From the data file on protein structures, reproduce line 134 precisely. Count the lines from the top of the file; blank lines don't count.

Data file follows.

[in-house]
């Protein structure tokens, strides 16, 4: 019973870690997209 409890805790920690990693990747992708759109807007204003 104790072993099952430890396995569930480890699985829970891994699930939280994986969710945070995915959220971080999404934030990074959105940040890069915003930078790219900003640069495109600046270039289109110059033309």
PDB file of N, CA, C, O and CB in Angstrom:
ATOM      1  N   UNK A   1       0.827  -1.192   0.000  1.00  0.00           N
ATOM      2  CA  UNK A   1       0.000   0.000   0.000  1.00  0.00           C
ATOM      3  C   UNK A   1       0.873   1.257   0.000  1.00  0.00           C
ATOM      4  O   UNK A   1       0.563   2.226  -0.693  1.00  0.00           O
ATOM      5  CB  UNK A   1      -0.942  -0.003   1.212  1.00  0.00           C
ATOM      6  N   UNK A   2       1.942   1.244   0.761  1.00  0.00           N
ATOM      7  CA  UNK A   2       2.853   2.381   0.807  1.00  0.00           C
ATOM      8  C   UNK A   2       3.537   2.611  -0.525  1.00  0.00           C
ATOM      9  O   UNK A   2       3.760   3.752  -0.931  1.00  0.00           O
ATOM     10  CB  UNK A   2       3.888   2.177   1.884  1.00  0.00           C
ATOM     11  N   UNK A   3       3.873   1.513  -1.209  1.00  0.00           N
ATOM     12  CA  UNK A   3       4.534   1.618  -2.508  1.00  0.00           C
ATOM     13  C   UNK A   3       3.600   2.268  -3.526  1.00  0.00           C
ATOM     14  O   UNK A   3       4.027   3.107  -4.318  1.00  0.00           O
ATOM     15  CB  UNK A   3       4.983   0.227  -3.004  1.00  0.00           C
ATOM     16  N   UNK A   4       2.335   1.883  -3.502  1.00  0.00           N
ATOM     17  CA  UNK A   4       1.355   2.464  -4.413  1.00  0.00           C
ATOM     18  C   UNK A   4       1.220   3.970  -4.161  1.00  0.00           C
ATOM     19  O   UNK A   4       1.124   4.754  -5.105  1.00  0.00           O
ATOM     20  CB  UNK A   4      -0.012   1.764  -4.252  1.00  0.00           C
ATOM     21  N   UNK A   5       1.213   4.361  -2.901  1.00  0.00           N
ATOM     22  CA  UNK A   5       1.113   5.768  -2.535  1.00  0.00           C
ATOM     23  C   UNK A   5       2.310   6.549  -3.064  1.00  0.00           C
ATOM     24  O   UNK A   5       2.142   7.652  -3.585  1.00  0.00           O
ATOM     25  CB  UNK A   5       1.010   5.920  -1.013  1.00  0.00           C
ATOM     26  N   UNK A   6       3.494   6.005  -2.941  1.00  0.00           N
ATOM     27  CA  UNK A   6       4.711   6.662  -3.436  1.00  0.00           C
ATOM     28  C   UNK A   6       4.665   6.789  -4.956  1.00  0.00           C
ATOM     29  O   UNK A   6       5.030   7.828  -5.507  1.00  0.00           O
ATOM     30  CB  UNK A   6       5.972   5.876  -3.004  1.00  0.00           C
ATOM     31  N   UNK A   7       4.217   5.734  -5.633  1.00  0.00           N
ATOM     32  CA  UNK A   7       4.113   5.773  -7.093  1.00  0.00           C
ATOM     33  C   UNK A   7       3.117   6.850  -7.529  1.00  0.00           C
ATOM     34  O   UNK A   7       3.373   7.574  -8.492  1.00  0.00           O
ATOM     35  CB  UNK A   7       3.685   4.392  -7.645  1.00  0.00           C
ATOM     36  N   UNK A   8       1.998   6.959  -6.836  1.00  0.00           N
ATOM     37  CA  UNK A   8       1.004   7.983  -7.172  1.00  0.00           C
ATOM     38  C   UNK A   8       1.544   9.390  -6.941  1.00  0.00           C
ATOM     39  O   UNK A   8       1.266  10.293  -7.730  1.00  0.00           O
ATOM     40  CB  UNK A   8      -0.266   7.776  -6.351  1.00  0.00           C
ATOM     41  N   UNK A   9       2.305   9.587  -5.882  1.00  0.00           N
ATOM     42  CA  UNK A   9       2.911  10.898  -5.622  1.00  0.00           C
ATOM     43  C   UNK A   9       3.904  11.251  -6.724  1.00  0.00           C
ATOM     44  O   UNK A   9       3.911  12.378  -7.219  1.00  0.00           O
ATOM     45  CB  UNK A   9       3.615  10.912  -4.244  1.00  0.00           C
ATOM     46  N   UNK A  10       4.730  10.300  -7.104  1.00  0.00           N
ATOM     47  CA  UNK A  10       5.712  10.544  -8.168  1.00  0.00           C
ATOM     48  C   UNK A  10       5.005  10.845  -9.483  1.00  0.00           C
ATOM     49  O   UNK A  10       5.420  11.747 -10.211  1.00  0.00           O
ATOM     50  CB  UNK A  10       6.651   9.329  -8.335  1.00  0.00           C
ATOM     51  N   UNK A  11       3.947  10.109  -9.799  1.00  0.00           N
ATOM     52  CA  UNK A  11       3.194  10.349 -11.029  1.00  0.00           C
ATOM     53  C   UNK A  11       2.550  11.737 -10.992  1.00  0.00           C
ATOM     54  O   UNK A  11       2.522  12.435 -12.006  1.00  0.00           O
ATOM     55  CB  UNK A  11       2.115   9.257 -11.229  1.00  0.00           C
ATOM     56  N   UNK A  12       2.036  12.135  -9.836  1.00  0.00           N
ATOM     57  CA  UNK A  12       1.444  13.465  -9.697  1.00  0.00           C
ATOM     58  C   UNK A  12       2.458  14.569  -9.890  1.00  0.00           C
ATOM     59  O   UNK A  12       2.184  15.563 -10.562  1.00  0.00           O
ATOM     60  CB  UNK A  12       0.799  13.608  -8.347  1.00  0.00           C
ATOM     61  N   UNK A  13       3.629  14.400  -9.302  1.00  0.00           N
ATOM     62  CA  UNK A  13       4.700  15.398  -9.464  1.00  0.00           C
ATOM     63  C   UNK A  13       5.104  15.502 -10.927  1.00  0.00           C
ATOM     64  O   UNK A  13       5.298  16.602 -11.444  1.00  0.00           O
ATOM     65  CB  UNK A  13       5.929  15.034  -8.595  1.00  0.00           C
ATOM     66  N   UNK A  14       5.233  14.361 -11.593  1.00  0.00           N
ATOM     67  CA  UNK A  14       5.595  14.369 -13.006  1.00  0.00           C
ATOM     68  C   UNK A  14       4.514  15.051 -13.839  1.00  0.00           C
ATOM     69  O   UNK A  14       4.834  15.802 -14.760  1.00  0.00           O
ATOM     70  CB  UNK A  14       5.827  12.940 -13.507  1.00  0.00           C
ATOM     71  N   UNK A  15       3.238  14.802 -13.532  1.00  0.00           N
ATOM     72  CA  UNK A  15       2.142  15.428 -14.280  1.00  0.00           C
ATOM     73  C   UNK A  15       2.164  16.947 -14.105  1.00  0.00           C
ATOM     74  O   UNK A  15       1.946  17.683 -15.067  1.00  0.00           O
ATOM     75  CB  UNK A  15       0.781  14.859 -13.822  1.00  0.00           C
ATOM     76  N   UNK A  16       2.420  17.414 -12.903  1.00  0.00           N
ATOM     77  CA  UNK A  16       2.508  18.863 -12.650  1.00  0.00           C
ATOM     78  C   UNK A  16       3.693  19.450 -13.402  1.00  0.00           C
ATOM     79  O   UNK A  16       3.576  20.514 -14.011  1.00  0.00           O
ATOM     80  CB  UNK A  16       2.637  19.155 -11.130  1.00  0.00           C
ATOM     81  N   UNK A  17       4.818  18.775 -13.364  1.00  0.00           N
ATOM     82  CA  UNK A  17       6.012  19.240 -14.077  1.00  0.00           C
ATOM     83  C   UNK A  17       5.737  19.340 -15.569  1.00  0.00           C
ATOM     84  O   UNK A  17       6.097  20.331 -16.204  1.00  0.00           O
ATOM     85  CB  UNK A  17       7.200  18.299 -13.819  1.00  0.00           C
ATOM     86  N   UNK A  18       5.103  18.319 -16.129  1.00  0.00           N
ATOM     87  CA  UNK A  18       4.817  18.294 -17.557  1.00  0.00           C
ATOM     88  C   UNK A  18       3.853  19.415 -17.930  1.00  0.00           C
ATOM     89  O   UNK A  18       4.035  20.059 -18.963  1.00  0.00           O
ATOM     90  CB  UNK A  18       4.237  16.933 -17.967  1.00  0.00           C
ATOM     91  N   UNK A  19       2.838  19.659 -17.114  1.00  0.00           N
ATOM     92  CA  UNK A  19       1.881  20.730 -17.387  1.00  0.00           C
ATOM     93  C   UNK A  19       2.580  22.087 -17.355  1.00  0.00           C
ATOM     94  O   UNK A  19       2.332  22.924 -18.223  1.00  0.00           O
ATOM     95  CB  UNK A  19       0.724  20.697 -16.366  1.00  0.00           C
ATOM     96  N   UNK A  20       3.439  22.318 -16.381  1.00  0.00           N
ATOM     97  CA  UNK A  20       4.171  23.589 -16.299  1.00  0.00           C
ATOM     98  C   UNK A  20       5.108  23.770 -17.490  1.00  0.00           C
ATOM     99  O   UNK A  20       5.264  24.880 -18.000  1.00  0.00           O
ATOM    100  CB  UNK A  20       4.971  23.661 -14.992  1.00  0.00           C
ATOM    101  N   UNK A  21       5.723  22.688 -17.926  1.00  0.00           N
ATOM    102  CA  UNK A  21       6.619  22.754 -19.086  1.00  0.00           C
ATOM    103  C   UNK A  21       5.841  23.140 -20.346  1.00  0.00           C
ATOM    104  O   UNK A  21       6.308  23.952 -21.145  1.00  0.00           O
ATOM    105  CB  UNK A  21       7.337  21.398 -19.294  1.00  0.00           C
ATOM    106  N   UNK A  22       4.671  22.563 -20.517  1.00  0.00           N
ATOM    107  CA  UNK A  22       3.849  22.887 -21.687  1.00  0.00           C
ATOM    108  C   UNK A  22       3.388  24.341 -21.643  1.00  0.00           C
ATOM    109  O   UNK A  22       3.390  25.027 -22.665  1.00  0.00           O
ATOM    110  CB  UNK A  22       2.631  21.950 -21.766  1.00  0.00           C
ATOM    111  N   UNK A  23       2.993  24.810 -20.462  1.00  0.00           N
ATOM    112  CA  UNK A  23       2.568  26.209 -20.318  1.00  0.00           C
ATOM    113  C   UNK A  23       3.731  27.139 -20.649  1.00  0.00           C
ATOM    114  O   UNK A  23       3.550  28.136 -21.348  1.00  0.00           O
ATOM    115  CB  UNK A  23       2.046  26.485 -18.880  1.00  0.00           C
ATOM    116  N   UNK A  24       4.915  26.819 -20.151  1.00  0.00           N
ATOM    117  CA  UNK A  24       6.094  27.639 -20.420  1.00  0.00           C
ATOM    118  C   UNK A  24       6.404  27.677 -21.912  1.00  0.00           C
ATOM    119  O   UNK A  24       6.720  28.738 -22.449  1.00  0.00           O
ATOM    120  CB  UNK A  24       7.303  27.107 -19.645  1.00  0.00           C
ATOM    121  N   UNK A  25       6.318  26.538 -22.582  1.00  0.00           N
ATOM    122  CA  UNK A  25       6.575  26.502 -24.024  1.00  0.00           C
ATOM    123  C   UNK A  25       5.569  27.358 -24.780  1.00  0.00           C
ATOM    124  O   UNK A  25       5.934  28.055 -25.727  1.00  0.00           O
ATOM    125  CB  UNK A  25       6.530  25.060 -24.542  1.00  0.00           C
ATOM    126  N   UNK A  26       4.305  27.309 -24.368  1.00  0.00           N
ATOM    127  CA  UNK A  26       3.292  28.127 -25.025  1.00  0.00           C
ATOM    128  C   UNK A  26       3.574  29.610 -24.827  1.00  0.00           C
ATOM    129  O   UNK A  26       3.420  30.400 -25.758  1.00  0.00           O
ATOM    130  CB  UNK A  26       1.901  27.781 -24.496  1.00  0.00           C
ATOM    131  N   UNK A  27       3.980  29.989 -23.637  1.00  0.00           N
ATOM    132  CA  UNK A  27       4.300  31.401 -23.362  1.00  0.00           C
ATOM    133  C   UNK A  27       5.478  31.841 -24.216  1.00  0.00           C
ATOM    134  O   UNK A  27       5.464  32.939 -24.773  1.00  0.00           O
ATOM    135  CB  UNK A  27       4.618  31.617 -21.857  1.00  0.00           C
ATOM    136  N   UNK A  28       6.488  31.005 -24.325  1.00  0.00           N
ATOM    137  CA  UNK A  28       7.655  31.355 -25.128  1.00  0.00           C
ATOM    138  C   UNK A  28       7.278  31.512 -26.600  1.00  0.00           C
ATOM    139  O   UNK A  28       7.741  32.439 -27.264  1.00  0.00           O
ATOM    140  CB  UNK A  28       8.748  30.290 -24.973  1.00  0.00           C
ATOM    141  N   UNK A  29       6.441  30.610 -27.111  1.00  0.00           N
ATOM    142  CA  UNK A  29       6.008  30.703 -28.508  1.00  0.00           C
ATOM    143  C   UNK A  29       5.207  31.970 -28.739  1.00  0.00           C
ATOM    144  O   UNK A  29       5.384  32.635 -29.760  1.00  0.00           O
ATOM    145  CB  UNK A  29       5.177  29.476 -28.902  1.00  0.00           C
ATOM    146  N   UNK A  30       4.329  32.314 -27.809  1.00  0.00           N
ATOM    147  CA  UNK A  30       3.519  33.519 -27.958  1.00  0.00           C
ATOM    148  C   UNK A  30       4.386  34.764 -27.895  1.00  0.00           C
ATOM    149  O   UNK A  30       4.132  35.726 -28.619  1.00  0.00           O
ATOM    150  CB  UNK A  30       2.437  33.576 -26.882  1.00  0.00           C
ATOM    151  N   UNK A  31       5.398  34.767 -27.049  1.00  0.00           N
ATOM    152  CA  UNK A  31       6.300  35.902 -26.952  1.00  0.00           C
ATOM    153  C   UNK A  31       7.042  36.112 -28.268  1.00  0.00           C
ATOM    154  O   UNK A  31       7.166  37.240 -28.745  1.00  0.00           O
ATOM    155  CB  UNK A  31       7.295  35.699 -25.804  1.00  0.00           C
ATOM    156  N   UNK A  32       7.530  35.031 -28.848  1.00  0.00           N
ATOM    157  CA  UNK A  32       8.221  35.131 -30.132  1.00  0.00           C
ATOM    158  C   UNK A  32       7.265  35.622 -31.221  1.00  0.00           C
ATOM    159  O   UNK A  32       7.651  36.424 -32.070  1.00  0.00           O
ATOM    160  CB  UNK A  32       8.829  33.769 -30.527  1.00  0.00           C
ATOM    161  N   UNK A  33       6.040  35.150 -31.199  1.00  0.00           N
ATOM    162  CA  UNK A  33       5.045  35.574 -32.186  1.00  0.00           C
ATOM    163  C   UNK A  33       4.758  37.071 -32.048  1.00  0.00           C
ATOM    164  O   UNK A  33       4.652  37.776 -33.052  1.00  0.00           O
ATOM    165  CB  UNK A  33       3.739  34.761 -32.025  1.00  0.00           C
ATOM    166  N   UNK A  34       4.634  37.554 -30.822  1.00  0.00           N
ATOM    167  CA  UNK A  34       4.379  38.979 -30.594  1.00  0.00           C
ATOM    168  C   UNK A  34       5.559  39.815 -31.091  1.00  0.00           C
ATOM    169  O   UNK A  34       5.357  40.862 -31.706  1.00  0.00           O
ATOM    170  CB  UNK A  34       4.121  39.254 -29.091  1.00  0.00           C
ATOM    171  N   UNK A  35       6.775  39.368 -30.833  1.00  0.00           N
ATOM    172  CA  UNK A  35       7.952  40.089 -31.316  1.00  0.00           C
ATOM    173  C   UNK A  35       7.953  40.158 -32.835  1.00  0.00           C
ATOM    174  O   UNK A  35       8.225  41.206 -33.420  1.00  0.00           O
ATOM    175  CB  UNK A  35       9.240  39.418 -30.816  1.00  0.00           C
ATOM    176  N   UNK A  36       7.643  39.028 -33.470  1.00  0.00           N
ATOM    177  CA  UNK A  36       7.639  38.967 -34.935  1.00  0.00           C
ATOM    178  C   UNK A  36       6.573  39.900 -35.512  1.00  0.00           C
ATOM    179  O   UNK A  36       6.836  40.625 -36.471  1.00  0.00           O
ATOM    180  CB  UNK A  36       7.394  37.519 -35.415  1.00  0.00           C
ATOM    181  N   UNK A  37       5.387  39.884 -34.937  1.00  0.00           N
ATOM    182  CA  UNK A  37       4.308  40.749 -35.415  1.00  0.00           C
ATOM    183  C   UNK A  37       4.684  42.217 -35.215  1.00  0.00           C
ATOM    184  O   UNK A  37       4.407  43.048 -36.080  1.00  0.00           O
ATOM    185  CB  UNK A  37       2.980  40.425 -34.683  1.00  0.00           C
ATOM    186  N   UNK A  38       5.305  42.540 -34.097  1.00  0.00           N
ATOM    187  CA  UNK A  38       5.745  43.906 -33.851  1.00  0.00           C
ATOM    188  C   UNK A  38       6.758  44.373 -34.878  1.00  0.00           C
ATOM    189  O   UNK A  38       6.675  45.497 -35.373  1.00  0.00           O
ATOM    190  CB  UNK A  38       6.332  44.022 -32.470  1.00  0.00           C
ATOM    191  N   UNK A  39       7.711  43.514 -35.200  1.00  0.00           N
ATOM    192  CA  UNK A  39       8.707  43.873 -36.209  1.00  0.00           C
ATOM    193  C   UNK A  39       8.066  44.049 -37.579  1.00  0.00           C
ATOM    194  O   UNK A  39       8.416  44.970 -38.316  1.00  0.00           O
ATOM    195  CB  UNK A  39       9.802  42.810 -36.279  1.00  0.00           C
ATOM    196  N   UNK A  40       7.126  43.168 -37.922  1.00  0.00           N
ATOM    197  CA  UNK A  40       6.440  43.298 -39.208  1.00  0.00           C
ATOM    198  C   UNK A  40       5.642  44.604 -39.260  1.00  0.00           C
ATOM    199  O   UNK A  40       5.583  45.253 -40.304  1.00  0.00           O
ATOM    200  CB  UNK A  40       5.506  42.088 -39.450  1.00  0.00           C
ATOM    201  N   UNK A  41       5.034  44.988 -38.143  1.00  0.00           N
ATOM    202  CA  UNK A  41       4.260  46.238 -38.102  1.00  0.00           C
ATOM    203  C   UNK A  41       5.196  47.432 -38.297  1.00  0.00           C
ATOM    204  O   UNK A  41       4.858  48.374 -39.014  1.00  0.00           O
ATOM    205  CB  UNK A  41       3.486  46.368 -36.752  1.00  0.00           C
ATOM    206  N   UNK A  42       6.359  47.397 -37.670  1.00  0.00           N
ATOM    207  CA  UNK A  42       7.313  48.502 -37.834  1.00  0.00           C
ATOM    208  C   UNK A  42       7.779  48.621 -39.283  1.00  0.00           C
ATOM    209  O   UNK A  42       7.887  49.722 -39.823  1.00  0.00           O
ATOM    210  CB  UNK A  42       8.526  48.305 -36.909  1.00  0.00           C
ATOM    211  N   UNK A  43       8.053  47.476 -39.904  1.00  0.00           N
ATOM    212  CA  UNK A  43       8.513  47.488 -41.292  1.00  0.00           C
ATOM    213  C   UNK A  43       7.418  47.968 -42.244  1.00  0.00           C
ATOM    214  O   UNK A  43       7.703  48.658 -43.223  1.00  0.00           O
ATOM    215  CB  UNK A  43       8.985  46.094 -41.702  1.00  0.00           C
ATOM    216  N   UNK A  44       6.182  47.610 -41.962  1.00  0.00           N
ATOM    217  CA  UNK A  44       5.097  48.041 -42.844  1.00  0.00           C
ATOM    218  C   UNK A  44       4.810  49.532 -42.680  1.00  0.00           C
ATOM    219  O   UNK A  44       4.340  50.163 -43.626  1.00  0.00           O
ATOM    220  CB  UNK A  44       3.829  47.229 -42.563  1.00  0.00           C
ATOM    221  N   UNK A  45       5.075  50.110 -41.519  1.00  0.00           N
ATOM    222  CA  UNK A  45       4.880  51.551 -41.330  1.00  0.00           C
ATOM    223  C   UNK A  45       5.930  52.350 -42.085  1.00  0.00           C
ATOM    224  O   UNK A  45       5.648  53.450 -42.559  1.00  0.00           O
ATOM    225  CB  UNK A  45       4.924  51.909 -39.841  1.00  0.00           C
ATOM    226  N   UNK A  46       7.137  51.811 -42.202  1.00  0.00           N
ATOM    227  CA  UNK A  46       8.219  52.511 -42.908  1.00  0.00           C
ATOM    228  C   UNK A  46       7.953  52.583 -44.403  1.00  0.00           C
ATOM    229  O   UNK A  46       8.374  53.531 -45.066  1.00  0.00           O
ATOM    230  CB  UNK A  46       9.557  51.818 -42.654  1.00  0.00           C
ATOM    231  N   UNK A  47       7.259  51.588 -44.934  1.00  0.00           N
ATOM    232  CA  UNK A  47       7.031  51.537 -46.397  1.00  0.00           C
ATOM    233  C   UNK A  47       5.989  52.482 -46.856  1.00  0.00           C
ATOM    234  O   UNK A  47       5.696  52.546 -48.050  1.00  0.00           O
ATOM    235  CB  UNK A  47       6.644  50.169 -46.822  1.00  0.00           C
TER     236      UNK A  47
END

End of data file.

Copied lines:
ATOM    131  N   UNK A  27       3.980  29.989 -23.637  1.00  0.00           N